I hate the word “staff” because it’s a rather mechanical, de-personified way to refer to those who feel called the serve the Lord and His Church in a special way. But, you know what I mean.
In my experience, churches (and each individual Christian) have a view of staff — a culture — that might be categorized as low-staff, mid-staff or high-staff. Here are the definitions I’m using:
High-staff. Ministers are generally respected for their calling, training, experience and competency. Salaries are toward the high end of the ministry pay scale, and considerable freedom in ministry is given. Those serving in ministry are viewed as gifts to the church, but not gods or hirelings. Church leadership cares about the personal and spiritual well-being of all who serve, not only their “work product.” When staff transitions out, severance pay is sufficient and P.R. is gracious. Ministry tenure is longer, however — not to earn credibility, but because the church has a healthy work culture.
Mid-staff. Ministers are given a base level of respect — but not a whole lot more. Additional respect is usually based on tenure and earned over time. Some staff enjoys high respect; others are viewed with suspicion, based on tenure or certain unwritten congregational code. Salaries can be anywhere from poor to slightly above average, usually depending on tenure. Mid-staff churches might honor the minister’s milestones — 10 years of service, etc. However, they rarely show appreciation at other times. Ministers get pay raises when they ask for them, but raises are not usually volunteered by the church. Freedom in ministry is sporadic — frequently depending on whether any elder/board member takes issue with things. Hiring the senior minister is done carefully. Other ministry positions are hired less carefully.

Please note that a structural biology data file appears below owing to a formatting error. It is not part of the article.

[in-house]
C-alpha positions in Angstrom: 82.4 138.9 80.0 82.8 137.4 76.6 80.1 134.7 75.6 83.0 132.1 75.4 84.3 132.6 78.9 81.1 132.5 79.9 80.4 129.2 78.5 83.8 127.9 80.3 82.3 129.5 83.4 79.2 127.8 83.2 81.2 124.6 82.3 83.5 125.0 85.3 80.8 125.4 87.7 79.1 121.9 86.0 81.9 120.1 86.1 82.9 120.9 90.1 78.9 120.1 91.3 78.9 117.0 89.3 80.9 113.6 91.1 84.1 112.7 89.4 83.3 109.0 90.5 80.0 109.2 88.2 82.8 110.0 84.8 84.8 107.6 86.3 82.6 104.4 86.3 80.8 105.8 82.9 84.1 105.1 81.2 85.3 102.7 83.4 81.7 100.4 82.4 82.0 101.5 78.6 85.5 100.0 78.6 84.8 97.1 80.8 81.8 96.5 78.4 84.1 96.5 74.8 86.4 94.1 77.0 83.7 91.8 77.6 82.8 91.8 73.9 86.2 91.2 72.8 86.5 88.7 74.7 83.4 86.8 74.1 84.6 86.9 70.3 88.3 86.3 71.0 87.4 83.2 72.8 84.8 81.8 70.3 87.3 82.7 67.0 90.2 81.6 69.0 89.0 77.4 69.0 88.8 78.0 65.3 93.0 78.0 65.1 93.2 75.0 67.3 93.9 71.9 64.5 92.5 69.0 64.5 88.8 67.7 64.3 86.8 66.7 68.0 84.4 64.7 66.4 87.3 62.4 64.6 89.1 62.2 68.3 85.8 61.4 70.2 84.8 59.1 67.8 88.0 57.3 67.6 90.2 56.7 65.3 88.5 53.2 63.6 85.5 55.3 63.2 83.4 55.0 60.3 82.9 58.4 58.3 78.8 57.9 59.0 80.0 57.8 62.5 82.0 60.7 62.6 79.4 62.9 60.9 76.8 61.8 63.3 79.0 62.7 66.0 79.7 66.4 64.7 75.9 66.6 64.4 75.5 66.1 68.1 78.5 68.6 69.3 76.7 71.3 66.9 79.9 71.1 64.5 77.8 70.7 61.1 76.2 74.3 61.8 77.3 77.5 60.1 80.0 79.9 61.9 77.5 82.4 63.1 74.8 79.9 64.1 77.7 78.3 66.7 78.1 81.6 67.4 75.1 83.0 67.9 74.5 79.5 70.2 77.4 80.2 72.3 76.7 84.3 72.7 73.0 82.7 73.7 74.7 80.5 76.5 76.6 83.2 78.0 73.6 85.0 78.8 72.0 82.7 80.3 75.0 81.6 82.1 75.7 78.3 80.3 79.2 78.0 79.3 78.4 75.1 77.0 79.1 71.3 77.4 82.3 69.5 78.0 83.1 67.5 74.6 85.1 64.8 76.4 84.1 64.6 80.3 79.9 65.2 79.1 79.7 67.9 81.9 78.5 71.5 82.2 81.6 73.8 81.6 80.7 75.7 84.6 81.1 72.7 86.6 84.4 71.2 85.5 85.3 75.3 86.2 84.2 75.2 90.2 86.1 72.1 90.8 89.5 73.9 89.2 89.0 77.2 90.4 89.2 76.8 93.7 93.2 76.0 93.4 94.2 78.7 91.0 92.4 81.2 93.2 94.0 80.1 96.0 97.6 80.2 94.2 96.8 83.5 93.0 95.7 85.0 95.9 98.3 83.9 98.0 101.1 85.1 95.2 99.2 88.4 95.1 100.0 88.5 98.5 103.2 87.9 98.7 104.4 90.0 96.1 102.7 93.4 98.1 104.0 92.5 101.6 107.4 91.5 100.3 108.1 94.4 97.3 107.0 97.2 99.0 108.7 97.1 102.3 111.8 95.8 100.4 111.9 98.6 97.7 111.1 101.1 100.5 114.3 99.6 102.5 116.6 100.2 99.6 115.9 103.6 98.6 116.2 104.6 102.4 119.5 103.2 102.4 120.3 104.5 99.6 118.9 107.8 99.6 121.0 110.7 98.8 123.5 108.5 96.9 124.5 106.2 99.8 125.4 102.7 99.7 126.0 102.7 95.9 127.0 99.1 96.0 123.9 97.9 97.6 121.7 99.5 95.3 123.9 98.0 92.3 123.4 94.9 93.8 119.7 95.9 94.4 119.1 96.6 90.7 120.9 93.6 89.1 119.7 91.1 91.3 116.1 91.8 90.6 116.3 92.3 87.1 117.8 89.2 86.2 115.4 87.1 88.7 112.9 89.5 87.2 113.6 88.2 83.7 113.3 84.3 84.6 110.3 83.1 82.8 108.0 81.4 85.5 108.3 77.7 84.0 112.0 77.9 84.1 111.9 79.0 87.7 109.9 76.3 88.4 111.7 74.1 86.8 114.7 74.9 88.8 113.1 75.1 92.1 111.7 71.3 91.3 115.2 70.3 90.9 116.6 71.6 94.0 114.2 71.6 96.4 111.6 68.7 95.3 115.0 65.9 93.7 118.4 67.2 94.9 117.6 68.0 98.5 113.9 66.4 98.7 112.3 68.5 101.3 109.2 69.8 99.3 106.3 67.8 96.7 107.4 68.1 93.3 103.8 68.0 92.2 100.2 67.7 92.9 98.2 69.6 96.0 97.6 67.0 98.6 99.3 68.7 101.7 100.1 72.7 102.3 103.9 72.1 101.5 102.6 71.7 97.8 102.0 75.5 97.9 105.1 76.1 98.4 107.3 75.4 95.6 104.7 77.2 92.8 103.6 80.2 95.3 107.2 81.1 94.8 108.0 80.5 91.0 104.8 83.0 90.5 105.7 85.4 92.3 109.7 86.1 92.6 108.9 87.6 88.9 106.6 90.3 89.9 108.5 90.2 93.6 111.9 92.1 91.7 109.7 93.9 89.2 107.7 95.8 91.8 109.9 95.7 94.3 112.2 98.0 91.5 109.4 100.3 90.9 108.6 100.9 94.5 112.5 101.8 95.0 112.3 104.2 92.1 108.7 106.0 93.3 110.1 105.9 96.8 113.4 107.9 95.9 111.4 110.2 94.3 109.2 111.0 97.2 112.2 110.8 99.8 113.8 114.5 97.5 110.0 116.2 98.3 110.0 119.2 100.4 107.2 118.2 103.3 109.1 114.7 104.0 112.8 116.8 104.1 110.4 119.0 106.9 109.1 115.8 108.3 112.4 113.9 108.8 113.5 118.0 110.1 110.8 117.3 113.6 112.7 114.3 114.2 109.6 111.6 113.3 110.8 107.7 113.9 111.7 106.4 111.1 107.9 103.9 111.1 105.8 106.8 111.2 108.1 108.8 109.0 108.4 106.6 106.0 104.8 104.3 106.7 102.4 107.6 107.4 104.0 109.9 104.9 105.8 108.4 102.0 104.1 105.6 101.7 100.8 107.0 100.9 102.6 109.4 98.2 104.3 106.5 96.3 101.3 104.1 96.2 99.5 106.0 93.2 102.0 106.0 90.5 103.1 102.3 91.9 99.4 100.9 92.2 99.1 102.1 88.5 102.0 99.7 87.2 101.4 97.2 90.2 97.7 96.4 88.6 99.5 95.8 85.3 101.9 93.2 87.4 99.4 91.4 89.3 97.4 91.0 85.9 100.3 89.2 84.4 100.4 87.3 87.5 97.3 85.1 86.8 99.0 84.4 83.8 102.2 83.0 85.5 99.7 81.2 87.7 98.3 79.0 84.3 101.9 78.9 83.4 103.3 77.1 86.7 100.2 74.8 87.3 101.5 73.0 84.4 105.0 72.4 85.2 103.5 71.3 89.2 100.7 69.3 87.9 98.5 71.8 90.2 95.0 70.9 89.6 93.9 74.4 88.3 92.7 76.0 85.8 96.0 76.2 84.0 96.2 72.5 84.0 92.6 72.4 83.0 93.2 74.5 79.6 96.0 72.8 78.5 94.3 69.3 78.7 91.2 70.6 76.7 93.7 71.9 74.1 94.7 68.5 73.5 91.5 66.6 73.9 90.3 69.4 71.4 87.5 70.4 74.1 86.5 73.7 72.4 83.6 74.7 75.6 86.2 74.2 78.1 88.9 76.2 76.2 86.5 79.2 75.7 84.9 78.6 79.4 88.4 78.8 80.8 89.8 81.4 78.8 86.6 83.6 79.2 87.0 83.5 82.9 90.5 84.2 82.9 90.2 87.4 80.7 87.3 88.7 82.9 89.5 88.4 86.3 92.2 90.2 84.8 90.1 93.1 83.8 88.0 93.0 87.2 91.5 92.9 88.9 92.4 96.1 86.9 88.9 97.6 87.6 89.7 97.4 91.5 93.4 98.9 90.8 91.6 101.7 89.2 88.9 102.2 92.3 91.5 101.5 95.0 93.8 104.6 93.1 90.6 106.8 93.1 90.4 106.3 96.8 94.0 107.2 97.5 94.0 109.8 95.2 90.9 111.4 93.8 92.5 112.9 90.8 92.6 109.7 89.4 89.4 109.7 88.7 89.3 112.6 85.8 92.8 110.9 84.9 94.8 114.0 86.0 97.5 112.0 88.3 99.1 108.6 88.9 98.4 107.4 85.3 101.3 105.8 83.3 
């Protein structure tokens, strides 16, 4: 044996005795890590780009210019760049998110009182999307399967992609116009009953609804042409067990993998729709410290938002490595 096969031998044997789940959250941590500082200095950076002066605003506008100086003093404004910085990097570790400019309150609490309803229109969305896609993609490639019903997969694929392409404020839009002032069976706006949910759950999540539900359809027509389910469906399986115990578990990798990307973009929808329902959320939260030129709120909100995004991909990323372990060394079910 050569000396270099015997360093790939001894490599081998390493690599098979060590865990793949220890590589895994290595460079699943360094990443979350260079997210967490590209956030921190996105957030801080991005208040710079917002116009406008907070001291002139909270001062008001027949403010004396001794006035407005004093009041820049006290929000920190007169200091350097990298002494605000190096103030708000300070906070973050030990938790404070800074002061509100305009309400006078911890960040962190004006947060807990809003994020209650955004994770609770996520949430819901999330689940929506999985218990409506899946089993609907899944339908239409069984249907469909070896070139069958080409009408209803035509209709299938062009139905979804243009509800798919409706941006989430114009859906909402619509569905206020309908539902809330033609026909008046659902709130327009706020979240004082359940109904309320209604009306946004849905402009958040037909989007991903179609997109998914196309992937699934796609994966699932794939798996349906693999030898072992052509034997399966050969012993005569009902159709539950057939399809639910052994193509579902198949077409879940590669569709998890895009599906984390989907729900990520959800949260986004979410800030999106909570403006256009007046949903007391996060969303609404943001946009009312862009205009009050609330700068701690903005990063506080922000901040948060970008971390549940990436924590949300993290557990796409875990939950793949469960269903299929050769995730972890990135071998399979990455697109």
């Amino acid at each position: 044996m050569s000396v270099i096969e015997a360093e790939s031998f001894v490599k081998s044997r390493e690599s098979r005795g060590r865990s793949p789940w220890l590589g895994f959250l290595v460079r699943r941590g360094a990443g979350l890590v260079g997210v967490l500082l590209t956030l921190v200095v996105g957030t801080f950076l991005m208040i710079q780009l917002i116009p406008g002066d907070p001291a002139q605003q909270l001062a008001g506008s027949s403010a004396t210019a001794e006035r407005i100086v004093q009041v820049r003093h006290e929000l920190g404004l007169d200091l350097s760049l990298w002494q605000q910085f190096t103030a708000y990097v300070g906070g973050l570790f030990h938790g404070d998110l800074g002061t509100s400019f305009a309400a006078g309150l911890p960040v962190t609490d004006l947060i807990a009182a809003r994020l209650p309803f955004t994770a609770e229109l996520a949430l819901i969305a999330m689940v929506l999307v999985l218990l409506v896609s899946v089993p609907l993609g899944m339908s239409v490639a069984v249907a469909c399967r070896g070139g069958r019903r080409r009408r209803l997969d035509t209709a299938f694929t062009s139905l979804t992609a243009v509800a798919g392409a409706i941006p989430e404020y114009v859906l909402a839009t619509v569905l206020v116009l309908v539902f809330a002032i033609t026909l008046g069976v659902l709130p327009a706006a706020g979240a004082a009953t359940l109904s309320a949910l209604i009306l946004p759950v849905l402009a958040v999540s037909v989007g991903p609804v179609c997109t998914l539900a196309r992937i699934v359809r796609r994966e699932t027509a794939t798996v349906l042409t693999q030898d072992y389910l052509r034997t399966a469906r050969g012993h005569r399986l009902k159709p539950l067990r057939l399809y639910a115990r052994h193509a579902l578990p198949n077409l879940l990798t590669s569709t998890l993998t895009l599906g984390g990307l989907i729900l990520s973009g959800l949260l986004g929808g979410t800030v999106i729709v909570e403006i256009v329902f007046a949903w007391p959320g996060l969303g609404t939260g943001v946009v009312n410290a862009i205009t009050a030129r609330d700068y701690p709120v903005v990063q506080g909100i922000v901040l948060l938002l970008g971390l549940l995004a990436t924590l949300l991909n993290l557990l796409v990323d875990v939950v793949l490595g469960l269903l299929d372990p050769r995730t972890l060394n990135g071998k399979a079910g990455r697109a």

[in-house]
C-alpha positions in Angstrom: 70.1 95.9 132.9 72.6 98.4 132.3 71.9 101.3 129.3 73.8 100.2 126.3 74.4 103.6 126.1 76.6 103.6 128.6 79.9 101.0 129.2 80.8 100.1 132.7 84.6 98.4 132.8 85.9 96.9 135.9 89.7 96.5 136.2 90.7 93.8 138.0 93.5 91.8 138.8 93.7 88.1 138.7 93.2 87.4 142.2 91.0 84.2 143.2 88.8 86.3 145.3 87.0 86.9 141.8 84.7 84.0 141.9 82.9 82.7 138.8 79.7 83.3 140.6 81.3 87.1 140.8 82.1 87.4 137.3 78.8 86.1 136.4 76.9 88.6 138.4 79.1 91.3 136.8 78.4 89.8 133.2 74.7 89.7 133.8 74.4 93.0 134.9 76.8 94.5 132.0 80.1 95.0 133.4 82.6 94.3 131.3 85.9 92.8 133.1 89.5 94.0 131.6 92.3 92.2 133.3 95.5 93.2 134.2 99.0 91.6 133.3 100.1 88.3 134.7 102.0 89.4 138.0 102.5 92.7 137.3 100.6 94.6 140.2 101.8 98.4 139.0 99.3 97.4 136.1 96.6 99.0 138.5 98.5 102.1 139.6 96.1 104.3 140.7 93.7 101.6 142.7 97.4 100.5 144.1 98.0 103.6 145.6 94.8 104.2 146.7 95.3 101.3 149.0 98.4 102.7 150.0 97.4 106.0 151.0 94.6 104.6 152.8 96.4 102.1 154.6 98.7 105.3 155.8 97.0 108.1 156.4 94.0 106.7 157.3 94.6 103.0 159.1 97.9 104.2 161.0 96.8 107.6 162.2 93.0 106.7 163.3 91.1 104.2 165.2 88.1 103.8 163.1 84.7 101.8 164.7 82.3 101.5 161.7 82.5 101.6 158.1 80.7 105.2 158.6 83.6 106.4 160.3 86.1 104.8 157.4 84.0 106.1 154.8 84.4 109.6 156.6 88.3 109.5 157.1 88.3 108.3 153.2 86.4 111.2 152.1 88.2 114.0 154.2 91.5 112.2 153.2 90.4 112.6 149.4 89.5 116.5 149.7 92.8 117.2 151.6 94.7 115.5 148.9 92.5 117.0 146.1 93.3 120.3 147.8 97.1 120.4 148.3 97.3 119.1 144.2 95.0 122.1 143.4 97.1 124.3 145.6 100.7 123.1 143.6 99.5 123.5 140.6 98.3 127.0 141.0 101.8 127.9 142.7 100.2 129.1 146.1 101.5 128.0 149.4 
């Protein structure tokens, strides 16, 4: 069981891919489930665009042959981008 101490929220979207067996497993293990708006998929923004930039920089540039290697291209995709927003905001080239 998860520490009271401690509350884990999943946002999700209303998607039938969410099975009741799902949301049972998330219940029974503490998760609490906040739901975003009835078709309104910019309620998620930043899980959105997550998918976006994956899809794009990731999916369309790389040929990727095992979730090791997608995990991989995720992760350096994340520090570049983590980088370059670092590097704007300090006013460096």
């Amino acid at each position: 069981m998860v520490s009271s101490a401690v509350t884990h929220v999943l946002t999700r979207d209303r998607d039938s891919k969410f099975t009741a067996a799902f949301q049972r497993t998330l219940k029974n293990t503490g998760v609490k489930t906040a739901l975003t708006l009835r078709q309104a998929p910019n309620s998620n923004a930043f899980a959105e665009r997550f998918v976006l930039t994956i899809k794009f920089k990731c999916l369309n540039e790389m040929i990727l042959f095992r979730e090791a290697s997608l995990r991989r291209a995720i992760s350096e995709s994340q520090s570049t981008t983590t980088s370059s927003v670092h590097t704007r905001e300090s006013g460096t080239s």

Low-staff. Ministers are hired to do what the congregation cannot do because they have “real jobs.” Low-staff churches embody the classic hireling culture. Things you are likely to hear around the building from time to time are, “What in the world are we paying him/her for?” and “At my job, I have to…,” and “I don’t understand why we have to pay someone to…” The underlying attitude here is that staff is generally unnecessary and works for the members of the church rather than God.
Salaries in “low-staff” churches are generally in the bottom 20 percent; turnover is fairly high; and people often hire family members or friends of people in the church. When such churches do hire from outside, the hiring process is not typically done carefully. Church staff rarely exceeds three in number. The reason is two-fold and chicken-or-egg: Churches try to hire the absolute minimum amount of staff, and “low-staff” churches don’t usually grow large enough to need more than three.
Some questions to think about:
- Would Jesus be pleased with how we treat those serving His church?
- Which environment do you believe most ministers would choose to serve, if given the choice?
- Is there generally a correlation between congregational size and staff culture?
- Which environment best facilitates a minister’s maximum contribution to church health and growth?
- Which environment best facilitates staff continuity?
- Which environment best nurtures the spiritual and emotional well-being of those who serve the church?
Here’s where I’m going with this:
Many churches undervalue the role staff plays in their growth and health over time. It’s actually hard to overestimate its importance. Rather than spending energy trying to figure out how to hold whatever staff they hire accountable, some of that energy might be better directed at cultivating the right culture for staff flourishing.
Accountability should be present and can be built into the tasks of any ministry; however, it shouldn’t be the priority in hiring/managing staff. Creating a greenhouse for the growth of vibrant servanthood is much more worthwhile.
Healthy churches foster a climate of appreciation toward and partnership with staff. Healthy staff serves the Lord diligently with character, competency and chemistry. This will serve the church much better over time than low-appreciation, high-management culture.
Thoughts? Agree or disagree?
Tim Spivey is lead planter of New Vintage Church in San Diego, CA. Tim is also an adjunct professor of religion at Pepperdine University and purveyor of New Vintage Leadership, a blog offering cutting-edge insights on leadership and theology. He is the author of numerous articles and the book Jesus, the Powerful Servant.